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How could this constructor code be improved? I feel like I'm not doing something optimally here...

@interface JGProduct : NSObject {
    NSString *identifier;
}

+(JGProduct *)productWithIdentifier:(NSString *)identifier_;
-(JGProduct *)initWithIdentifier:(NSString *)identifier_;

@end

@implementation JGProduct

+(JGProduct *)productWithIdentifier:(NSString *)identifier_ {
    return [[[[self class] alloc] initWithIdentifier:identifier_] autorelease];
}

-(JGProduct *)initWithIdentifier:(NSString *)identifier_ {
    self = [super init];
    if (self) {
        _identifier = [identifier_ retain];
    }

    return self;
}

@end

id or JGProduct return type?

I see a lot of people writing

-(id)initWithIdentifier:(NSString *)identifier_ {

instead - why is this?

Surely any subclass of JGProduct would be exchangeable for the superclass... Or should I be returning something that is id but conforms to a protocol (if present)?

JGProduct or [self class] in initialiser?

I also see this:

+(JGProduct *)productWithIdentifier:(NSString *)identifier_ {
    return [[[JGProduct alloc] initWithIdentifier:identifier_] autorelease];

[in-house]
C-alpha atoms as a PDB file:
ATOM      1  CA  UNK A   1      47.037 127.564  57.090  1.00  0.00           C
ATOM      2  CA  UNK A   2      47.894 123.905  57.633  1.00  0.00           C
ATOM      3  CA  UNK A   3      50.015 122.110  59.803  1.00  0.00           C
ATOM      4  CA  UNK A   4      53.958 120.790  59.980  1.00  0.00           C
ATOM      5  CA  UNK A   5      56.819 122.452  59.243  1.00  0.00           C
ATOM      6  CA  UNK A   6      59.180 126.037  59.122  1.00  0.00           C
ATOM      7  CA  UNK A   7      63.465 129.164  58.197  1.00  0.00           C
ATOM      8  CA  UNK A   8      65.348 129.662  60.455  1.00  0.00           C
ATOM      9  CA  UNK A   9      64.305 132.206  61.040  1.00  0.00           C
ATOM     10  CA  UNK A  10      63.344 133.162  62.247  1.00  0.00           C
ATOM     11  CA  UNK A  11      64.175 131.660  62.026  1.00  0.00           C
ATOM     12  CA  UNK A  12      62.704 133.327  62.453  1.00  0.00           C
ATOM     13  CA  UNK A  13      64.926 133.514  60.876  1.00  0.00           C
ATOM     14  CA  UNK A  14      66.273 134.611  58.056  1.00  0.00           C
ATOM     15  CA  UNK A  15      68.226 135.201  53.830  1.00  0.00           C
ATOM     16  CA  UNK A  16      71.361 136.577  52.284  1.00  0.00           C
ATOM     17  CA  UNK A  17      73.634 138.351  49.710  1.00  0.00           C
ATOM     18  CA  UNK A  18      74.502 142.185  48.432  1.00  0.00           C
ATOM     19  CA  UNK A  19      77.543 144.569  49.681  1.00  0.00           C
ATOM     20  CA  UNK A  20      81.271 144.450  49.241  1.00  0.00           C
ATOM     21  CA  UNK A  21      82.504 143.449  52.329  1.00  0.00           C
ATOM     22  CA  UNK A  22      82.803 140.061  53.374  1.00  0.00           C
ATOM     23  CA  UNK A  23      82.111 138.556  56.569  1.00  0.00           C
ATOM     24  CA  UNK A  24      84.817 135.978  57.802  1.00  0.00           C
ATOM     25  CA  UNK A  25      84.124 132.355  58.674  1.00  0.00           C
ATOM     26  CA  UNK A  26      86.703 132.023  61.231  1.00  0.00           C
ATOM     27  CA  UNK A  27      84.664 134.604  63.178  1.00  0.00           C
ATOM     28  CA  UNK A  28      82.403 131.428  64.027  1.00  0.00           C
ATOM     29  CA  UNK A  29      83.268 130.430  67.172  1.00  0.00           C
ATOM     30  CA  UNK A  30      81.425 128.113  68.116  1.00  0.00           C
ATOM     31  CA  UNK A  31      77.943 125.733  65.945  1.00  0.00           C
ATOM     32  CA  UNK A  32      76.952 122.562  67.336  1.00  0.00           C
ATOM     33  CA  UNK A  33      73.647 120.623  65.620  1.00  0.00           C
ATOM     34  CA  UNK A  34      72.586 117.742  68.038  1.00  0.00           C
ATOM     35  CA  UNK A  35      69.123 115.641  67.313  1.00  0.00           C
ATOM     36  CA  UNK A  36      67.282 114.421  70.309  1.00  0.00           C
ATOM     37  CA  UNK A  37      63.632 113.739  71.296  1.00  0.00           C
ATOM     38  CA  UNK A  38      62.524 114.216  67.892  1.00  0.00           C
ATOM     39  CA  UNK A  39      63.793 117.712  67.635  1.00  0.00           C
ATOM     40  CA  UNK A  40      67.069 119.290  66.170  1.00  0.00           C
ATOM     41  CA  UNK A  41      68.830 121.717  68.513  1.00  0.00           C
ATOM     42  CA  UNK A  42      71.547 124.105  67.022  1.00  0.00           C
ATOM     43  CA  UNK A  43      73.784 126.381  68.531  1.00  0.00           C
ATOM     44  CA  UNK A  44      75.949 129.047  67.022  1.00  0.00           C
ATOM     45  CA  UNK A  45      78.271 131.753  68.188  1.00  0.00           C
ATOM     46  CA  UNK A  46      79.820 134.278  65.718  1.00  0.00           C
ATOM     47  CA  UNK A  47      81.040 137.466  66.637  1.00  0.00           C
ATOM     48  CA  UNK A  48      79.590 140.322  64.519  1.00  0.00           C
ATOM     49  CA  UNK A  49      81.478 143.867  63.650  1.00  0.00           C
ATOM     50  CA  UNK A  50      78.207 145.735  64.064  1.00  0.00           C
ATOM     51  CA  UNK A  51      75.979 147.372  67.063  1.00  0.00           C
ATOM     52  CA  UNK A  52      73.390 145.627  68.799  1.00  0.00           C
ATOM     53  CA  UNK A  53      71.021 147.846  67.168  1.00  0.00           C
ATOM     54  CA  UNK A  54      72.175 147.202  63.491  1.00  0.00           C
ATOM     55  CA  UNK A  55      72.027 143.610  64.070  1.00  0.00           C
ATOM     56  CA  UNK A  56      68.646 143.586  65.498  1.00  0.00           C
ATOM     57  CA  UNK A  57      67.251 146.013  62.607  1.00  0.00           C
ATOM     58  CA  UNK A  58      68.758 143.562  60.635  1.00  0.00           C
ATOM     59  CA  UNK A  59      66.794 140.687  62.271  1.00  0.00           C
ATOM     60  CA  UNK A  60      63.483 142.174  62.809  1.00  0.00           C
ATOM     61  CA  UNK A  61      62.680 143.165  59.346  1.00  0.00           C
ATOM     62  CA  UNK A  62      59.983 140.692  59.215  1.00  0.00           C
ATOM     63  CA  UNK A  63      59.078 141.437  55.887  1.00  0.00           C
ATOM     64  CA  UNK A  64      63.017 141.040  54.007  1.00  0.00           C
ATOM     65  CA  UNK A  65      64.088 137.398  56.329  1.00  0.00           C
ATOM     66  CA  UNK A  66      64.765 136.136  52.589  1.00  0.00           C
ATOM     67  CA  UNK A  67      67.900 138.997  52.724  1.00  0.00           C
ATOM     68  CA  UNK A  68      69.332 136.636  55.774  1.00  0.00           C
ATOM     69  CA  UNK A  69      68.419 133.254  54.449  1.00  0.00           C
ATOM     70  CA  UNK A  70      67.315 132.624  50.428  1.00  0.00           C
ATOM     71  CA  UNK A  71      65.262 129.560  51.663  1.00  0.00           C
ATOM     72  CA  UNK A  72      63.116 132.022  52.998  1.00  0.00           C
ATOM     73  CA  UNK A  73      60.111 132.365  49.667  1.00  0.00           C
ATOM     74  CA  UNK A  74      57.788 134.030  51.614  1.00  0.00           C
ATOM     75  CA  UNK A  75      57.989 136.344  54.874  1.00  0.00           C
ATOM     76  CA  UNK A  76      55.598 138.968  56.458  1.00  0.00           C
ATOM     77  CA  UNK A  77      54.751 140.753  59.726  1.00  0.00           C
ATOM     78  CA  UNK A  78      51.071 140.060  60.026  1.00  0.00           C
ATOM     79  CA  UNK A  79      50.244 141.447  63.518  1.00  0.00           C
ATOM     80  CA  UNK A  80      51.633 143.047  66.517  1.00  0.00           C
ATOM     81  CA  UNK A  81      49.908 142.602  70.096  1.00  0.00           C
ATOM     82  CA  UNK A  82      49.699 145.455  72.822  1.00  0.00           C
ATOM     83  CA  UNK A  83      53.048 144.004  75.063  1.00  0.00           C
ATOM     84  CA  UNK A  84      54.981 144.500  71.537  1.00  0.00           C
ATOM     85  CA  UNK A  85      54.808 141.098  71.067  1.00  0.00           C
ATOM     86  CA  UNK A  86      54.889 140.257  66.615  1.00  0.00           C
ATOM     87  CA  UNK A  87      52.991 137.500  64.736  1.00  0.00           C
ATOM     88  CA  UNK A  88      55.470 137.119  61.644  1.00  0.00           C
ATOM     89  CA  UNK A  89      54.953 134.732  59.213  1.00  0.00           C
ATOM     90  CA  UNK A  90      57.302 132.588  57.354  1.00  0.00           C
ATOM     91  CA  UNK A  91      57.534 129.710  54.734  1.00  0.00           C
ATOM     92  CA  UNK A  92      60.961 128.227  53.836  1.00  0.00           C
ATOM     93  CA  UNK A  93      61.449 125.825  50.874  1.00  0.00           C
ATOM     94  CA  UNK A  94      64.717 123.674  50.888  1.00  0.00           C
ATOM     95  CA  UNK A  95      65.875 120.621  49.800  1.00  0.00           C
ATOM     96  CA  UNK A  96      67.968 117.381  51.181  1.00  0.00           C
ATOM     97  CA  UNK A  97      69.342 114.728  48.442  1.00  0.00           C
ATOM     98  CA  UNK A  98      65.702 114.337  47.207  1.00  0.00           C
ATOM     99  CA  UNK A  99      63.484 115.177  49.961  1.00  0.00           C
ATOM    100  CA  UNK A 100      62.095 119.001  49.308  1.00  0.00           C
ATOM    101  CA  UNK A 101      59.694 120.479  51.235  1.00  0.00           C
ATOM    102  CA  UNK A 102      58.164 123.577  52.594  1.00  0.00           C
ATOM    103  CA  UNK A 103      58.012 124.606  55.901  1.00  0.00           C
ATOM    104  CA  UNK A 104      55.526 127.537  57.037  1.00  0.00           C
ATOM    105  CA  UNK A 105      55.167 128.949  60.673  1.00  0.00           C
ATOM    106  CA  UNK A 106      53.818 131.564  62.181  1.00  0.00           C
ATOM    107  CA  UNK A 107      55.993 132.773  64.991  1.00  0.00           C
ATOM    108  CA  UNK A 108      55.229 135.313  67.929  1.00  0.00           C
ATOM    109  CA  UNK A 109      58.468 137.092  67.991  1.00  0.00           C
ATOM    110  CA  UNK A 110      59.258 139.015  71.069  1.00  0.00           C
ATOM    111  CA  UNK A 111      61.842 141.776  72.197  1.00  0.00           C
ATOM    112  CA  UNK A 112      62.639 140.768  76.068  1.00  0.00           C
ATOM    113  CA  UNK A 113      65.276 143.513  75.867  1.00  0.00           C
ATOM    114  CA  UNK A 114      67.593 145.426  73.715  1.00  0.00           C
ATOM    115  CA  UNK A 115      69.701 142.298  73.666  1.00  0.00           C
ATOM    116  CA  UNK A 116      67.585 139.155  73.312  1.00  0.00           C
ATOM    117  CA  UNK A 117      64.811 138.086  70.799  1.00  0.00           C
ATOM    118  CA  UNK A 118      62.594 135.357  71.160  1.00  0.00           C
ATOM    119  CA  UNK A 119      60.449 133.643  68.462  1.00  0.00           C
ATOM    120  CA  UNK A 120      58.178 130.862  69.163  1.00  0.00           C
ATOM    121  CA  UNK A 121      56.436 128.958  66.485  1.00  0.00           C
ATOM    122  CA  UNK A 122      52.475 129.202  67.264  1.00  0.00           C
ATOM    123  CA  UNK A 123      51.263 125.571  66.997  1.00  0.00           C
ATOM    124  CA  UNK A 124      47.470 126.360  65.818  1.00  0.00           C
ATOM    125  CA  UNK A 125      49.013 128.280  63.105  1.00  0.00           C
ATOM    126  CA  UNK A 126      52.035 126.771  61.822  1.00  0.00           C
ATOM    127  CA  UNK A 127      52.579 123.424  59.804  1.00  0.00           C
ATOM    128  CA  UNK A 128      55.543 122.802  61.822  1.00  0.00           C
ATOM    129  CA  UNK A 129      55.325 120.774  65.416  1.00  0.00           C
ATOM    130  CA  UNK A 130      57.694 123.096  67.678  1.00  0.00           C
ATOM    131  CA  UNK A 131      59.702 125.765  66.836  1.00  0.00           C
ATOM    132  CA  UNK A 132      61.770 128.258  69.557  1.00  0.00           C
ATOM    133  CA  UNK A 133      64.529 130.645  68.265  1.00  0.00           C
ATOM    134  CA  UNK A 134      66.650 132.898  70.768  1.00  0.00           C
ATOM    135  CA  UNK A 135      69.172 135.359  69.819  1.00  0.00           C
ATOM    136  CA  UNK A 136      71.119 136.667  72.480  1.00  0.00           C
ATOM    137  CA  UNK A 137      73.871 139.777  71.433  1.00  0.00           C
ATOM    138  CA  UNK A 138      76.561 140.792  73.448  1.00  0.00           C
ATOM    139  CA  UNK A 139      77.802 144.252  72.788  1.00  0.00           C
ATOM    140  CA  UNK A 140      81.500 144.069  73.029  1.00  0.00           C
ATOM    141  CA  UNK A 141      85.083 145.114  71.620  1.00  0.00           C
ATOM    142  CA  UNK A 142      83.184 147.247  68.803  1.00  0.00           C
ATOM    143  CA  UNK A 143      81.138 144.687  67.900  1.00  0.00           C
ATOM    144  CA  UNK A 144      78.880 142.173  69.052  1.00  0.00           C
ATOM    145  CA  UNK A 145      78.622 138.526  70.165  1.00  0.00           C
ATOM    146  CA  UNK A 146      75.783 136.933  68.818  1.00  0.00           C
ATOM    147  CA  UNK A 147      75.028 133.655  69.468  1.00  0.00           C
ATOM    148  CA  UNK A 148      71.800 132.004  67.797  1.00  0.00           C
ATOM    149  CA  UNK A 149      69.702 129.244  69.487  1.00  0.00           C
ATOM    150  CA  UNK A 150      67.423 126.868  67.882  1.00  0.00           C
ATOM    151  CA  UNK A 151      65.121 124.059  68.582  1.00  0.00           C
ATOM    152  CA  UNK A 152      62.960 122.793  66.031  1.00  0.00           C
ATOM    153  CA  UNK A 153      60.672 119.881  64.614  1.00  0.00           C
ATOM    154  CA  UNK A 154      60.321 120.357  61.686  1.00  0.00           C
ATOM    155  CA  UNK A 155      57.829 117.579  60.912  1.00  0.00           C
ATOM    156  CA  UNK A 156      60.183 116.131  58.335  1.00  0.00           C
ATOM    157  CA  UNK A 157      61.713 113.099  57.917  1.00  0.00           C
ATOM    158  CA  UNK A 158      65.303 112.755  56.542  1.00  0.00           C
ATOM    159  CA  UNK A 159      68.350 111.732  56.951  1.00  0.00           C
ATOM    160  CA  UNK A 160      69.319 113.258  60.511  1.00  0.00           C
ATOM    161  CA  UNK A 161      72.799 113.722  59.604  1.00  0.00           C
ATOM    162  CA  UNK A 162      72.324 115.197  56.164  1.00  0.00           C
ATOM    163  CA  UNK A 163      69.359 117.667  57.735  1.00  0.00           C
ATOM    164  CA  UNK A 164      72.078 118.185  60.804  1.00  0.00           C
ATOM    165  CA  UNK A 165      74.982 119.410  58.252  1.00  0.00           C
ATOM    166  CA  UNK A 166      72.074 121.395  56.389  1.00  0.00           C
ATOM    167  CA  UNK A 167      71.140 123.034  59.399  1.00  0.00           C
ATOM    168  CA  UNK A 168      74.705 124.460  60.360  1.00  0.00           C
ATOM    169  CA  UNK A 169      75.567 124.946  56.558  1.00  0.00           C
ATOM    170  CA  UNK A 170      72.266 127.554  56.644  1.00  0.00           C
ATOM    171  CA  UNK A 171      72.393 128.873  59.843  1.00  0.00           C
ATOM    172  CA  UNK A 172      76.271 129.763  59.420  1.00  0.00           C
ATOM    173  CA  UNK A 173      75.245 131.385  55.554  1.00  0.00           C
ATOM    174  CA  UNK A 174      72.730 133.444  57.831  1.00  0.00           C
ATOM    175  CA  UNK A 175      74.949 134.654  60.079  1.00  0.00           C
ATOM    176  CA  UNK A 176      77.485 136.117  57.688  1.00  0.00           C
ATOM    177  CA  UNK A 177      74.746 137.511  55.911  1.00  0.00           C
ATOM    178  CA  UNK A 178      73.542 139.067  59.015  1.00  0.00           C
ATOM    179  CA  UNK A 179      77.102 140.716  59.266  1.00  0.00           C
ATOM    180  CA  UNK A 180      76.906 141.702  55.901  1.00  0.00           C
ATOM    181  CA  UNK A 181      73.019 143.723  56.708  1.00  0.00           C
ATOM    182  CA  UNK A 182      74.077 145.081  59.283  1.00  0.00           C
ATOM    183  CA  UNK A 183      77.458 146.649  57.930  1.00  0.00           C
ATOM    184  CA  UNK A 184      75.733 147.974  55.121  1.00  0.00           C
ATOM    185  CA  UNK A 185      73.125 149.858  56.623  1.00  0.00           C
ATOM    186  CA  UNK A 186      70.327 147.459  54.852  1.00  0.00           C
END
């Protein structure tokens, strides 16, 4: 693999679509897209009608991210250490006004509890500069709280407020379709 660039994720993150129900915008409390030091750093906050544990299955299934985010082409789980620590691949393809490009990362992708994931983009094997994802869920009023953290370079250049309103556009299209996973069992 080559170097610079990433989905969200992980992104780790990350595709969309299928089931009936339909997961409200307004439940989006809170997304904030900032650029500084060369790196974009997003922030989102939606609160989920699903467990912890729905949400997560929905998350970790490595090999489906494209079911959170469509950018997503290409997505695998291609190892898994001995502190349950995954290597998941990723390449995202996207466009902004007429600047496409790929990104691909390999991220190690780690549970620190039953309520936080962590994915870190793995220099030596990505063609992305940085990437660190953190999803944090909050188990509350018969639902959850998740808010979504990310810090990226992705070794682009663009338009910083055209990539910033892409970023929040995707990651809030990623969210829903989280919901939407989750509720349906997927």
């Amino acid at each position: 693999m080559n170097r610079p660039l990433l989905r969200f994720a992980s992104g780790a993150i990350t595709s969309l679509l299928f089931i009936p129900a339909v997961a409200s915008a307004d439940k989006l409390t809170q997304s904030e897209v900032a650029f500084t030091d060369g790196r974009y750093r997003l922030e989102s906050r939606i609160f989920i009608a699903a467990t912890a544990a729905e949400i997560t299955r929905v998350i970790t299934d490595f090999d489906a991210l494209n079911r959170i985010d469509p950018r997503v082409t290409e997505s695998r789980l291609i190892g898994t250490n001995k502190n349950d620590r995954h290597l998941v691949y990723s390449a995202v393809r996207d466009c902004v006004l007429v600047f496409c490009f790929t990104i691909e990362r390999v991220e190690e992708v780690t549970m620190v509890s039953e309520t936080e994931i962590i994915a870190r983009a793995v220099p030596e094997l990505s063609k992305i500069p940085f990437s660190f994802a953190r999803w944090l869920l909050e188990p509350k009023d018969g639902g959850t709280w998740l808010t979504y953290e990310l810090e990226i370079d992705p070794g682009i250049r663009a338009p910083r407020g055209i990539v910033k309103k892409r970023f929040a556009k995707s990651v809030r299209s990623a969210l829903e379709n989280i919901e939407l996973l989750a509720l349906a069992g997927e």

}

or

+(JGProduct *)productWithIdentifier:(NSString *)identifier_ {
    return [[[self alloc] initWithIdentifier:identifier_] autorelease];
}

Why would someone write either of these? The top one surely would not make the right kind of object if ran by a subclass. And what's the difference between self and [self class] if you're in a class method?

Thanks for any feedback!

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1 Answer 1

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Why -init... should be declared to return id

Imagine you have class A and its subclass B sharing the same designated initializer, initWithString:.

@interface A : NSObject
-(A *) initWithString: (NSString *) string;
@end

@interface B : A
-(B *) initWithString: (NSString *) string;
@end

As you can see, the declarations have a conflicting return type, which unavoidably causes a compiler warning. You can trivially fix it by changing the methods to return id, which, given Objective-C dynamic typing, doesn't change anything about how these methods work. So it has become a well-established, but not as well-understood, tradition.

Why class initializers should use self rather than the class name

As you correctly noticed, using JGProduct instead of self will allocate an instance of JGProduct for any subclass, which is not what you want in 99% cases.

Why write +[JGProduct productWithIdentifier:]?

Most of the time, it's just a shortcut to alloc, init and autorelease to make calling code more readable. However, these initializers may be much more complicated and more efficient when implemented in class clusters. When you write a class cluster, you have one public superclass and several private subclasses. In such cases the superclass's alloc has to return a placeholder object which will allocate and instantiate an object of the right subclass in its init... implementation. The class initializer, on the other hand, can immediately return an already inited object of the right subclass.

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